‘Confessional literature has become a metaphorical striptease’
Image via This Isn’t Happiness
From The New Inquiry:
Literature’s undeniable resemblance to gossip illuminates what is most useful about it, what causes literary works to endure. In her 1982 essay “In Praise of Gossip” in The Hudson Review, Patricia Meyer Spacks claims that gossip can function as “healing talk,” treating “the sickness repeatedly described as characteristic of society —anomie, impersonality, rootlessness.” Gossip can heal by personalizing us to one another, de-anonymizing, making us known. Nabokov once described good writing as “a person-to-person call.” Such literature is an intimate act, one person speaking specifically to another and making them feel recognized.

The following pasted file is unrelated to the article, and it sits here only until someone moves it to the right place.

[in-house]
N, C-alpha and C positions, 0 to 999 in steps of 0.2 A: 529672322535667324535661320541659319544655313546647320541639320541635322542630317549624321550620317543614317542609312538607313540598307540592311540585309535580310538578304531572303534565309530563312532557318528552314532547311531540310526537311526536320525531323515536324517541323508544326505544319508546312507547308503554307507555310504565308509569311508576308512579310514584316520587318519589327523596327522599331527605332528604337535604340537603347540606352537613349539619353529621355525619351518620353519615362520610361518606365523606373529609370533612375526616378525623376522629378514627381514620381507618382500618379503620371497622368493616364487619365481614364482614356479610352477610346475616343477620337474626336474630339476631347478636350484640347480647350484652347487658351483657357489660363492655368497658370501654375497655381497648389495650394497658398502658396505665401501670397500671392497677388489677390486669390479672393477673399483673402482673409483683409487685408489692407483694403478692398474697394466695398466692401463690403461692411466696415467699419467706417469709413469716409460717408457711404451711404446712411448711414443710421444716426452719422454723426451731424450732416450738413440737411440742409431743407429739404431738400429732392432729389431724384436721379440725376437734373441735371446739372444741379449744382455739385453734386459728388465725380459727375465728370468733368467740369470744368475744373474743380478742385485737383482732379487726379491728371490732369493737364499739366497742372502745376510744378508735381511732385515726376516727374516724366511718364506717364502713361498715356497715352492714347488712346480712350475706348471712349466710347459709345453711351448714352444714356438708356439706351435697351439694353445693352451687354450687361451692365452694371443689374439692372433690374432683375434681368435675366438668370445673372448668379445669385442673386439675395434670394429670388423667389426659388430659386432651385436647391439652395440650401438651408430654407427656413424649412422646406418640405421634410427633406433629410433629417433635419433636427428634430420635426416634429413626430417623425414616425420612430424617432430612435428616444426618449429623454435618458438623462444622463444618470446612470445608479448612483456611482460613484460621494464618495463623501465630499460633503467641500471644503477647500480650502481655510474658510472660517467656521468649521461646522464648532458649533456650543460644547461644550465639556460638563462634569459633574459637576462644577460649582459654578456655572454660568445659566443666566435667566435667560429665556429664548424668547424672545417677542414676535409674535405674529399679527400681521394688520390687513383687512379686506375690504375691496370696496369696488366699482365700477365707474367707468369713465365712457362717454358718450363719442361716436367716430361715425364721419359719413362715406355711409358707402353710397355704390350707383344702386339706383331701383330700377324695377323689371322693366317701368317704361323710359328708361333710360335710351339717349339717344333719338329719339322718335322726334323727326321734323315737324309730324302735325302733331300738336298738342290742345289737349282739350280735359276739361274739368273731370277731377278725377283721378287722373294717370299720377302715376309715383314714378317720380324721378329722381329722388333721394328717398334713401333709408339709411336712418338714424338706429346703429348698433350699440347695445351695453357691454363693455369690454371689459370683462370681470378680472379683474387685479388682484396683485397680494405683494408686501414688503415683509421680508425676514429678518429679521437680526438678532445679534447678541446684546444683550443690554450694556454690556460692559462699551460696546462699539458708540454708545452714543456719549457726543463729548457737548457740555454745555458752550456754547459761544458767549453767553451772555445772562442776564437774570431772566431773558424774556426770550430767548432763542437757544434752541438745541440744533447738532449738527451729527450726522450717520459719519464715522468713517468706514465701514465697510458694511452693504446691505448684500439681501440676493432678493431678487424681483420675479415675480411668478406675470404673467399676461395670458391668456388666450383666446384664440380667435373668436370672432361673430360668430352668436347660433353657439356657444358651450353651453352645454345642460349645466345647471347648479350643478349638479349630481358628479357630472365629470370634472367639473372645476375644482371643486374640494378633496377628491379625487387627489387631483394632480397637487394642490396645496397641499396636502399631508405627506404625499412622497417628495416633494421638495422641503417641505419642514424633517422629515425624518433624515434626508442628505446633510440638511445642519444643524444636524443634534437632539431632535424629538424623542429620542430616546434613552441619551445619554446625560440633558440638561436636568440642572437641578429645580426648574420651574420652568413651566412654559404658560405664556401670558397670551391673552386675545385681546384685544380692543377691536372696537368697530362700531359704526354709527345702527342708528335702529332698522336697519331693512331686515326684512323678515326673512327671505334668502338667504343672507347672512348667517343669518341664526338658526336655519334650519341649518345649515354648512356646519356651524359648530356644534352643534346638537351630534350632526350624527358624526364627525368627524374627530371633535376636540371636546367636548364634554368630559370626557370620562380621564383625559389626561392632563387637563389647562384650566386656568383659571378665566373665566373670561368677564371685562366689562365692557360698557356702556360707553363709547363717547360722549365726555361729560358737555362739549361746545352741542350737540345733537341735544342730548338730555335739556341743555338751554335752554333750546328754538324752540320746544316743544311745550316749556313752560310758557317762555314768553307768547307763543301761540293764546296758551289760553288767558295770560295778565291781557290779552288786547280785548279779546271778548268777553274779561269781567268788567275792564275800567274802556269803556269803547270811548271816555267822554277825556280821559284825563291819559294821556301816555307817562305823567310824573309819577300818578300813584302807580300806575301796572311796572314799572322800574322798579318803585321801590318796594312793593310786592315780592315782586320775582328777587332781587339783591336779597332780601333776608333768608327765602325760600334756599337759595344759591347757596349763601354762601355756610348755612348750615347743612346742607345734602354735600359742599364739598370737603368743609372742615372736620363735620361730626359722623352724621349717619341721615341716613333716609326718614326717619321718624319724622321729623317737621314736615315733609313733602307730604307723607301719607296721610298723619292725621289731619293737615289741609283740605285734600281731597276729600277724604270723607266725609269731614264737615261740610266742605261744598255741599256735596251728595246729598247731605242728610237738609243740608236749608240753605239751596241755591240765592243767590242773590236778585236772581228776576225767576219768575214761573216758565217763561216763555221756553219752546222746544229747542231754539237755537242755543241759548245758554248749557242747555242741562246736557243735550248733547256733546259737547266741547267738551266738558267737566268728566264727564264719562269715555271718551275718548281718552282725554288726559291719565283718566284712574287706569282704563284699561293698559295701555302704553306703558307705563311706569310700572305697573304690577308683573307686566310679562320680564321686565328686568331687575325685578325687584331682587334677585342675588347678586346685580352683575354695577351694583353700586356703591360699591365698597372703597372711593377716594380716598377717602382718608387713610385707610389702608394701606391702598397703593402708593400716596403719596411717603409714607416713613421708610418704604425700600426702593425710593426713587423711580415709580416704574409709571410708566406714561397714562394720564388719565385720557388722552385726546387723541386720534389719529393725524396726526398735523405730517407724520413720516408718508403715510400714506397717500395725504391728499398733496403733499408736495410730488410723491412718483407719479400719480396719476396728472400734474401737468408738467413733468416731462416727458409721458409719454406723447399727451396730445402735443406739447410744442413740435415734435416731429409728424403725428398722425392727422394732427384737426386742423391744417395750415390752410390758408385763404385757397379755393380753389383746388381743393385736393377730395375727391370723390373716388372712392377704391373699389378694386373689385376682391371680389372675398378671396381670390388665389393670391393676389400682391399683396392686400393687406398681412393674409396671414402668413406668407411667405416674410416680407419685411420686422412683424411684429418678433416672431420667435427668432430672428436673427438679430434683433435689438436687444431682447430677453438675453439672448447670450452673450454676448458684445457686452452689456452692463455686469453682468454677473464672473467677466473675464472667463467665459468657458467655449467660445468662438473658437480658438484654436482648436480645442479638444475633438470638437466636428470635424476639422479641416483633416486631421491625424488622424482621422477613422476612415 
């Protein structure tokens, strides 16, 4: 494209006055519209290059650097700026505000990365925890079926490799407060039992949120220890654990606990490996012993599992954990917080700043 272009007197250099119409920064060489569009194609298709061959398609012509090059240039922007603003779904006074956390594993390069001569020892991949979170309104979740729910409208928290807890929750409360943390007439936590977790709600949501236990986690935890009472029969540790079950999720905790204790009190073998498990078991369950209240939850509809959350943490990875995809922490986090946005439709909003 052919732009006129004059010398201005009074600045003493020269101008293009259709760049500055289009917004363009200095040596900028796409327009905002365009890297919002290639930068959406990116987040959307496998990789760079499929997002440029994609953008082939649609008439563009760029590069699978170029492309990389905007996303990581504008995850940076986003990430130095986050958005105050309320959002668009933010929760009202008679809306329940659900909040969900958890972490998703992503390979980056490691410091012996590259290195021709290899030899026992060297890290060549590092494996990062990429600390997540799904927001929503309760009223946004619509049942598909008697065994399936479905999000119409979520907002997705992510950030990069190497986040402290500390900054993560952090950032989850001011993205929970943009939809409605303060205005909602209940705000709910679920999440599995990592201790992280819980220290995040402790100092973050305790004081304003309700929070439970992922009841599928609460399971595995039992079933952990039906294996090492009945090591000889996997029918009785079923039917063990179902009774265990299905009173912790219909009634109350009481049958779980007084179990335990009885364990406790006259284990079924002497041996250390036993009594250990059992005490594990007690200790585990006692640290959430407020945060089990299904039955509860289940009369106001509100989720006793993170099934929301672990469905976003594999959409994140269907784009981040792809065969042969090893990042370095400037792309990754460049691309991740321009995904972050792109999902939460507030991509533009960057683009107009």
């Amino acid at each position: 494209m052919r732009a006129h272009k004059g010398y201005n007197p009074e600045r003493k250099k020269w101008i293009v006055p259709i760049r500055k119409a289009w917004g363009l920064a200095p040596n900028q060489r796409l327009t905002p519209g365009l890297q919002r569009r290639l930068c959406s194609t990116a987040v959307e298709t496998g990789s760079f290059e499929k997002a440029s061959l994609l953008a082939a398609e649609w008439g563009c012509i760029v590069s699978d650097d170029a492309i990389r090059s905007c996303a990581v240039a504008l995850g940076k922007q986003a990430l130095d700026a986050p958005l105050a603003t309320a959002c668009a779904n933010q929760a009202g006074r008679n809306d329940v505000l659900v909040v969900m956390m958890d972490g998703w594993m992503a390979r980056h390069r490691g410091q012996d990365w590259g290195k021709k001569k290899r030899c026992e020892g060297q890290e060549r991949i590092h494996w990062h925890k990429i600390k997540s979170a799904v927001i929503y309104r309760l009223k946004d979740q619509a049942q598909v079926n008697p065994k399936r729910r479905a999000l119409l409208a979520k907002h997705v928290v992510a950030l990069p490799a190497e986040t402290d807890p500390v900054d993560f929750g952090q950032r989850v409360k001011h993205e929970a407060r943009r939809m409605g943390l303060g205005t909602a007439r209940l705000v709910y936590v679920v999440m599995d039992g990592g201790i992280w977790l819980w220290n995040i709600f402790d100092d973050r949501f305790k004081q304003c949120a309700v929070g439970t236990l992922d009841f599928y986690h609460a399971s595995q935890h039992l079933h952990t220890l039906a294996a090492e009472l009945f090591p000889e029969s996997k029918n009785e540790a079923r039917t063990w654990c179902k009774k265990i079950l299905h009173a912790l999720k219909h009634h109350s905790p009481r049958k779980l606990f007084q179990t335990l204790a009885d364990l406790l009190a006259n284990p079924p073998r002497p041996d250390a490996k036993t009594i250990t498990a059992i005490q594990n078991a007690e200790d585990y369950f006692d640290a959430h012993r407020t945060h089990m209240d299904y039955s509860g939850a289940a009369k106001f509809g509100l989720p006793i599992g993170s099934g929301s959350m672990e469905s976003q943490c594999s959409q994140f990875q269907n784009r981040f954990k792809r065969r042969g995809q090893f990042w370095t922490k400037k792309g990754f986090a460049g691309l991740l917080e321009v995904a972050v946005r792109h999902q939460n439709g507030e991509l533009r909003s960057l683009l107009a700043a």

But the desire to be known intimately, in our digital age, quickly blurs into the desire for a new kind of easily achieved celebrity. In the impulsive milieu of the Internet, with its promise of instant publication and countless readers, confessional literature has become a metaphorical striptease, in which more nakedness promises more fame, and the more significant revelatory purposes of literature are lost to the immediate gratification of titillation.